U.S. Treasury Secretary Steven Mnuchin sounded a positive note Friday about talks between U.S. and Chinese officials ahead of a second day of meetings aimed at easing tensions that have taken the world's two largest economies the closest they've ever come to a trade war.
It's as well that the latest United States global trade statistics show that America's external account is improving and this could help temper tensions between the opposing sides.
"Our great financial team is in China trying to negotiate a level playing field on trade!" he tweeted. "But if they are able to promise that they are willing to sit down and continue the dialogue and try and resolve their differences, at least that would signal that the relationship between the two governments is warming up".
By contrast, after a series of bureaucratic reorganizations in recent months, many of China's top trade negotiators are now economists and bankers with little practical experience in trade matters.
US-based trade experts have said they expected Beijing to offer Trump's team a package of policy changes that may include some previously announced moves, such as a phase-out of joint venture requirements for some sectors, autos tariff reductions and increased purchases of United States goods. It recently pledged to do away with a 25 percent tariff on imported foreign cars, albeit by 2022.
China complains to the World Trade Organization about newly imposed US tariffs on steel and aluminum imports.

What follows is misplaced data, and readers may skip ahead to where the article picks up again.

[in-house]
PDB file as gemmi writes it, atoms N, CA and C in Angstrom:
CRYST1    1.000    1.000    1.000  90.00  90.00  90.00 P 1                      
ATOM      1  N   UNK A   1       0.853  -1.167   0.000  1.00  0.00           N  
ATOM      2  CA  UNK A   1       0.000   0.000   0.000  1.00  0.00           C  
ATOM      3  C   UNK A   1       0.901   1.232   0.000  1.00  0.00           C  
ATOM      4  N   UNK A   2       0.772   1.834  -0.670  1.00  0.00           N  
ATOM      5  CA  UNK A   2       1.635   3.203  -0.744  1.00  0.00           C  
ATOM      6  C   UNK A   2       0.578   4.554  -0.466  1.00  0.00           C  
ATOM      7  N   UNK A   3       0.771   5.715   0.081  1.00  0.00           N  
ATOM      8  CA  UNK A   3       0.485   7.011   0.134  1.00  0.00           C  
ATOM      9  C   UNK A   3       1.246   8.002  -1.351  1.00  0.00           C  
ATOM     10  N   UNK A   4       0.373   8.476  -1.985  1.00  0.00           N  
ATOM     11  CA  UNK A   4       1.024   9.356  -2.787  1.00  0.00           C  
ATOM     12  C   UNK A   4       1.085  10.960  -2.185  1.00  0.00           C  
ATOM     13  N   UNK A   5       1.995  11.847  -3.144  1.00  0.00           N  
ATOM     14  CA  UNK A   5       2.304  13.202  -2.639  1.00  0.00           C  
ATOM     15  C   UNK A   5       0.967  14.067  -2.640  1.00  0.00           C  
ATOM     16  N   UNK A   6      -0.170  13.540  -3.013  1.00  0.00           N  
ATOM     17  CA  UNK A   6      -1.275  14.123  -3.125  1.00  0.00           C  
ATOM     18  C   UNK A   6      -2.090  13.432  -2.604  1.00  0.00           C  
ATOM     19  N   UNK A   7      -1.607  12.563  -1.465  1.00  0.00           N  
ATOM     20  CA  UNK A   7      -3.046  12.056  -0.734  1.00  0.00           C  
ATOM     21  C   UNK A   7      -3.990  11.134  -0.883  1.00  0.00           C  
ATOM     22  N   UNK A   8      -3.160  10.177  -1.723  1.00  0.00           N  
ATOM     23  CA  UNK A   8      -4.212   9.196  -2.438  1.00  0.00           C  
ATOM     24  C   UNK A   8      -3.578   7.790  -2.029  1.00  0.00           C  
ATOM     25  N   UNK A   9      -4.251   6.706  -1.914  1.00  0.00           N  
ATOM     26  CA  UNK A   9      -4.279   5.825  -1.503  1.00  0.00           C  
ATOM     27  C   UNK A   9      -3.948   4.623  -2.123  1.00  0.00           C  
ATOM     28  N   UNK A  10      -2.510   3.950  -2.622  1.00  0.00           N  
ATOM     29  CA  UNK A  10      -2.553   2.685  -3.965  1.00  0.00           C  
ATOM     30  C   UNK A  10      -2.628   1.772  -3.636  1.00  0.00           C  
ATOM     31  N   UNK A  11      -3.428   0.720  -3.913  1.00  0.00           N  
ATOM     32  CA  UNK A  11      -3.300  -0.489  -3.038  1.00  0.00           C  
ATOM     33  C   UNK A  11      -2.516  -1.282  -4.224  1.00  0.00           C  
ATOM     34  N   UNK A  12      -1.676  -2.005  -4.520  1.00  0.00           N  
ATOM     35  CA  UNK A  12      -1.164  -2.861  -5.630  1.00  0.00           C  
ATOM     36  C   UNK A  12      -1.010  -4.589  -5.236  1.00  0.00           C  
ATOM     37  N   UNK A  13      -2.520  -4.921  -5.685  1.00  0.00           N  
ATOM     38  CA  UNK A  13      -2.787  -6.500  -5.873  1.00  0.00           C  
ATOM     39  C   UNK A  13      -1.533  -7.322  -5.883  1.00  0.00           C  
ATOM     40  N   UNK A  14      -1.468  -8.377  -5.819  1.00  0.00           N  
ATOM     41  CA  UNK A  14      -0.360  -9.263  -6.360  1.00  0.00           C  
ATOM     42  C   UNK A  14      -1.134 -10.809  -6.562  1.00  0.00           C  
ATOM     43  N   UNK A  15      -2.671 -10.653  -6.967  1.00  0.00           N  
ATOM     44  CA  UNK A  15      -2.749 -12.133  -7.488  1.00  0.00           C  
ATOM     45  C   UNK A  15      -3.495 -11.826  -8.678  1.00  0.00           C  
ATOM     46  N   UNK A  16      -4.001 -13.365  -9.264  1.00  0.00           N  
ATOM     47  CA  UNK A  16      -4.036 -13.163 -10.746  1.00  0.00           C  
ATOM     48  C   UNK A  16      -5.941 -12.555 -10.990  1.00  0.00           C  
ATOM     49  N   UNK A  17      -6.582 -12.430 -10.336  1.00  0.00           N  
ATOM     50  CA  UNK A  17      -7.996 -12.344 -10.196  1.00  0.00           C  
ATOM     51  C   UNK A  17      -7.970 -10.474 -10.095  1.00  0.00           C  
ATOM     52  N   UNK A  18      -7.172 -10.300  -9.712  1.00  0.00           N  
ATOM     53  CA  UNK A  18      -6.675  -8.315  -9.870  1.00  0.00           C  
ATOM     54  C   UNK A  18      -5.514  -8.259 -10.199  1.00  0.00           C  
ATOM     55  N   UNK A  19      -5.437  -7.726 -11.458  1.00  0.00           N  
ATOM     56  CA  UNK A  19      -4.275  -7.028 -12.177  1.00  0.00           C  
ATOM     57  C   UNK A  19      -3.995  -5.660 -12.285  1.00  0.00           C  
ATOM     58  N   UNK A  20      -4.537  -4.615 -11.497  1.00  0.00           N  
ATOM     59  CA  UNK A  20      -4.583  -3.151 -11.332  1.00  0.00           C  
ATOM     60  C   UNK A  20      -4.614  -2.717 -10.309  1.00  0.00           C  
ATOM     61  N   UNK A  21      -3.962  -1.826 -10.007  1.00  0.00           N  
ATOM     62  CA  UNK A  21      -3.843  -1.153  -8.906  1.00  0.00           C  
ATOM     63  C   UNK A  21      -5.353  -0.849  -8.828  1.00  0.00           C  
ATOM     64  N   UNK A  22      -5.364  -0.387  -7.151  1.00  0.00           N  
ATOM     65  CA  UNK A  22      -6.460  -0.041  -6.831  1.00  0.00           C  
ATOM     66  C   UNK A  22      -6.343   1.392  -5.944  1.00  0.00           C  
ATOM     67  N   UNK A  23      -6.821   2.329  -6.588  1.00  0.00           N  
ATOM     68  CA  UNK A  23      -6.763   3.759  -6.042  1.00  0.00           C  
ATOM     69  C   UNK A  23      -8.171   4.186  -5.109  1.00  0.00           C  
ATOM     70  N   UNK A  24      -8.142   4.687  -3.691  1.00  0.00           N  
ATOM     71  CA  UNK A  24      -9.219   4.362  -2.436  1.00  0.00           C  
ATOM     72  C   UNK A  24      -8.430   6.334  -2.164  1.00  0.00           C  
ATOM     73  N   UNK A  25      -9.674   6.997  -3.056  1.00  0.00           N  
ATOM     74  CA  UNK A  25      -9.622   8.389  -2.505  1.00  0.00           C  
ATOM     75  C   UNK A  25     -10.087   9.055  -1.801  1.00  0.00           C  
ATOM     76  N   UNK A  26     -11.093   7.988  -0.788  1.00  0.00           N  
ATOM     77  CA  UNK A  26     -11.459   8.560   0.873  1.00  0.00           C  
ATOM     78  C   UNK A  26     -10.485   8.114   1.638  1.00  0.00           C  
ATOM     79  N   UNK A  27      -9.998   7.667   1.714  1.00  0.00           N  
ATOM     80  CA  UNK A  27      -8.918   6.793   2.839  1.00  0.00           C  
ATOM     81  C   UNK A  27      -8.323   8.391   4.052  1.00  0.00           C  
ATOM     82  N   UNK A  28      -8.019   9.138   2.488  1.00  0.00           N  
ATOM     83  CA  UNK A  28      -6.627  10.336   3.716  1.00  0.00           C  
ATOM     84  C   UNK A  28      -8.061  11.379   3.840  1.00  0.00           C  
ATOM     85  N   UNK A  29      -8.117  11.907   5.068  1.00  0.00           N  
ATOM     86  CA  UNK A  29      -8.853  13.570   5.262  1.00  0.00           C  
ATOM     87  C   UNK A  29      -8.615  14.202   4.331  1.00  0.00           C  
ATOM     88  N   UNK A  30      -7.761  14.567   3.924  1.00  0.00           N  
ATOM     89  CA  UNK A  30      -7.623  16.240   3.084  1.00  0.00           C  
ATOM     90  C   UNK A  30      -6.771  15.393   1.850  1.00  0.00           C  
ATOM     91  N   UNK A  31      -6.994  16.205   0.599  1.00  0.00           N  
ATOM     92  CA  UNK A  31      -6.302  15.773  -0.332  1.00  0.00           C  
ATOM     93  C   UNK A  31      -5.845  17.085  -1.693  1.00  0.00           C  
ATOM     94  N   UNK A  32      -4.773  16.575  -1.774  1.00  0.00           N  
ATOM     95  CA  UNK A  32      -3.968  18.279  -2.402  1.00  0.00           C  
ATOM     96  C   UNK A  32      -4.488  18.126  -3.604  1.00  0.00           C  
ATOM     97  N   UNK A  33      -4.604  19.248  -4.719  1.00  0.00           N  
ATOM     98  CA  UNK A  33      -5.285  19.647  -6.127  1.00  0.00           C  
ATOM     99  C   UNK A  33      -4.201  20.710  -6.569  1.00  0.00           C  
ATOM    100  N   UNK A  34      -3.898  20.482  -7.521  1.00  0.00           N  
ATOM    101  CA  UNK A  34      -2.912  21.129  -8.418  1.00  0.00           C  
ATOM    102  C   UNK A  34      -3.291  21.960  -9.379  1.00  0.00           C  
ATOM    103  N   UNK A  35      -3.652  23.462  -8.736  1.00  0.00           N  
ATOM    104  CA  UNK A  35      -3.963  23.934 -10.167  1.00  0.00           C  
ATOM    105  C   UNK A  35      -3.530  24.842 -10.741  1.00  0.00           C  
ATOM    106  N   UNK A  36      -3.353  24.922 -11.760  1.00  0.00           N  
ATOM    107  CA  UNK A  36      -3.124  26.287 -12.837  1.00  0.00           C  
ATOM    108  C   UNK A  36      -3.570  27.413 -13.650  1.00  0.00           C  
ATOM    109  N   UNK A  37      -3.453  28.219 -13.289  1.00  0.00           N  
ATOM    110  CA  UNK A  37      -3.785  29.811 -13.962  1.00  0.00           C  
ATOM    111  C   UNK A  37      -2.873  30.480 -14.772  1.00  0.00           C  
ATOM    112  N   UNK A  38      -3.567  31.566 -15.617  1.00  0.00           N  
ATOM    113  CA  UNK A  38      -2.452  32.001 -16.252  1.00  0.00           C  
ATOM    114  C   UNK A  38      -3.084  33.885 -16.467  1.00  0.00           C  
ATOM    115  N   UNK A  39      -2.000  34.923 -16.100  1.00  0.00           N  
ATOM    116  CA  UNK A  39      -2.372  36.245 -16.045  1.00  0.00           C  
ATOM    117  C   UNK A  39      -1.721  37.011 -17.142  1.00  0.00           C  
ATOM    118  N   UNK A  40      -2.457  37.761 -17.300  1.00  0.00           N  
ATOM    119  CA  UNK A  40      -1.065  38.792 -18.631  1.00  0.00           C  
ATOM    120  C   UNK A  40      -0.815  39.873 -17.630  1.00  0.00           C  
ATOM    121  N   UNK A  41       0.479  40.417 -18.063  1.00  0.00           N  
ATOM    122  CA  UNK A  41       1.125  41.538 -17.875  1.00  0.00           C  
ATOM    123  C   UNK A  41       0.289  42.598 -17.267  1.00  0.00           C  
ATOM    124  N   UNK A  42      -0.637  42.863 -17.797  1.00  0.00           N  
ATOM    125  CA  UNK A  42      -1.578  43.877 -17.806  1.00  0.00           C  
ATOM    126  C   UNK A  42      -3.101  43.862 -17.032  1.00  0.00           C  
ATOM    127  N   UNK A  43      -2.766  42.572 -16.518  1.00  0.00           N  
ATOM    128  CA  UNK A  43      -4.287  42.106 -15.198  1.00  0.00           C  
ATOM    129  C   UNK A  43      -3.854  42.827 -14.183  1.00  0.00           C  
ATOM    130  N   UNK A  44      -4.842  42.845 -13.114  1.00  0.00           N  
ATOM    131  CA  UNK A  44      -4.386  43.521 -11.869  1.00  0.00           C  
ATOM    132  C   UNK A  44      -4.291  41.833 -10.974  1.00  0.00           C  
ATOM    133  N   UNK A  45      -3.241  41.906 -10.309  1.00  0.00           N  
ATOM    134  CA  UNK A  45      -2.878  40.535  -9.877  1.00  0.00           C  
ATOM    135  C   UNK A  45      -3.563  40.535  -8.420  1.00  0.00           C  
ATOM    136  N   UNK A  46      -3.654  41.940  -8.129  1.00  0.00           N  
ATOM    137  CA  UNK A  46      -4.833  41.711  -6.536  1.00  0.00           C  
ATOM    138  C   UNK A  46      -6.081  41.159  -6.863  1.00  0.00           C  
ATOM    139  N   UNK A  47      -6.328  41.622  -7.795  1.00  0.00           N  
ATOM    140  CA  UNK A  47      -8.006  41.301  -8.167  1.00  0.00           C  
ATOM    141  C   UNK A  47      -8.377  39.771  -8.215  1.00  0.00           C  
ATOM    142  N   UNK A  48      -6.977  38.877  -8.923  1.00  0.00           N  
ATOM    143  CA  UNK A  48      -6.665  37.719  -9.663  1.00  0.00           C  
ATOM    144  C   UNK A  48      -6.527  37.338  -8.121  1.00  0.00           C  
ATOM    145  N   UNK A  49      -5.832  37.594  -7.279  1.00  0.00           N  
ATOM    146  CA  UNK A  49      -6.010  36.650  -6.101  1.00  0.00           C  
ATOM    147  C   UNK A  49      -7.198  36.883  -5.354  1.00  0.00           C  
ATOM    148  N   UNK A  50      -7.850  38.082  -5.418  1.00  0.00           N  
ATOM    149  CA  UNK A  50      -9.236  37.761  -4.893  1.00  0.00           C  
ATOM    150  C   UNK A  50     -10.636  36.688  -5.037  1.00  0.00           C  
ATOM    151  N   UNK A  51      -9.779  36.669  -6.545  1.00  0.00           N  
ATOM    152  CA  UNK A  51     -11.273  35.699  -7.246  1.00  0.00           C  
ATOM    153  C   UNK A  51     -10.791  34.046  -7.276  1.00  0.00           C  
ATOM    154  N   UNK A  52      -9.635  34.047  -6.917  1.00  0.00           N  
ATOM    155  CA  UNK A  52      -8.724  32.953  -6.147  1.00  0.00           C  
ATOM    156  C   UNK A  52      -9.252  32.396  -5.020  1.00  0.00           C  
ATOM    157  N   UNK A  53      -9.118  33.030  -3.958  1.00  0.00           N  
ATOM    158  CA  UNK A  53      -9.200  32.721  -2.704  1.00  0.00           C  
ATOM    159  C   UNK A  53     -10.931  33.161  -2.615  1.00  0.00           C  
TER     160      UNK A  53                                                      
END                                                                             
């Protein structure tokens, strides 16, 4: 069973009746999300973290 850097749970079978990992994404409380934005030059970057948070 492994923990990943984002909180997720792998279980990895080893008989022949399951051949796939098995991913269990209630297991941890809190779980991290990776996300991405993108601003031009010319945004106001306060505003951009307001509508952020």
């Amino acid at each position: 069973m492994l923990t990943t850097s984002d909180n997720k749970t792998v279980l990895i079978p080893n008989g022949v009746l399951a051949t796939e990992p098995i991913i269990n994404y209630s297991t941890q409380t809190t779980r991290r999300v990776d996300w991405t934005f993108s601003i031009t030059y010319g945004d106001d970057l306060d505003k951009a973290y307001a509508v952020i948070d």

The discussions are expected to cover a wide range of USA complaints about China's trade practices, from accusations of forced technology transfers to state subsidies for technology development. A meeting with Xi might suggest signs of progress, analysts said.
The talks are unlikely to accomplish much, noted Arthur Kroeber, head of research for Gavekal Research.
China's trade partners, including some officials in the European Union, have warned that increased scrutiny of Chinese foreign investment would be an inevitable response to a lack of reciprocal access for their companies in China. "China will make some concessions, but if Washington's appetite is too big, that will be tough for Beijing to accept". He added that the main issue is China's repeated unwillingness to further open its markets.
Under president Xi, a program known as "Made in China 2025" aims to make the country a tech superpower by advancing development of industries that include semiconductors, artificial intelligence, pharmaceuticals and electric vehicles. Having seen reproaches of several senior American officials participating in se meetings, it is very likely that complaints about what United States describes as "unfair practices", including allegations of transfers from Forced technology by American companies operating in China or delivery of State subsidies to certain sectors.
The policy clearly sets goals for domestic industries to dominate over foreign players in the Chinese market and globally.
Trump is seeking to cut the American trade deficit with China - totaling $375 billion (€313 billion) previous year - by $100 billion and gain concessions over policies that force foreign companies to share technology with Chinese partners.
On that strategic blueprint, however, Beijing looks unlike to relinquish any ground says Yu Miaojie, a professor at Peking University's National School of Development.
"I would be somewhat surprised if there was any real change in the negotiating stance of either party", he said.
Echoing Xinhua's words, English-language newspaper China Daily said in an editorial that China would "stand up to the US' bullying as necessary". "So I don't know when we're going to have a solution".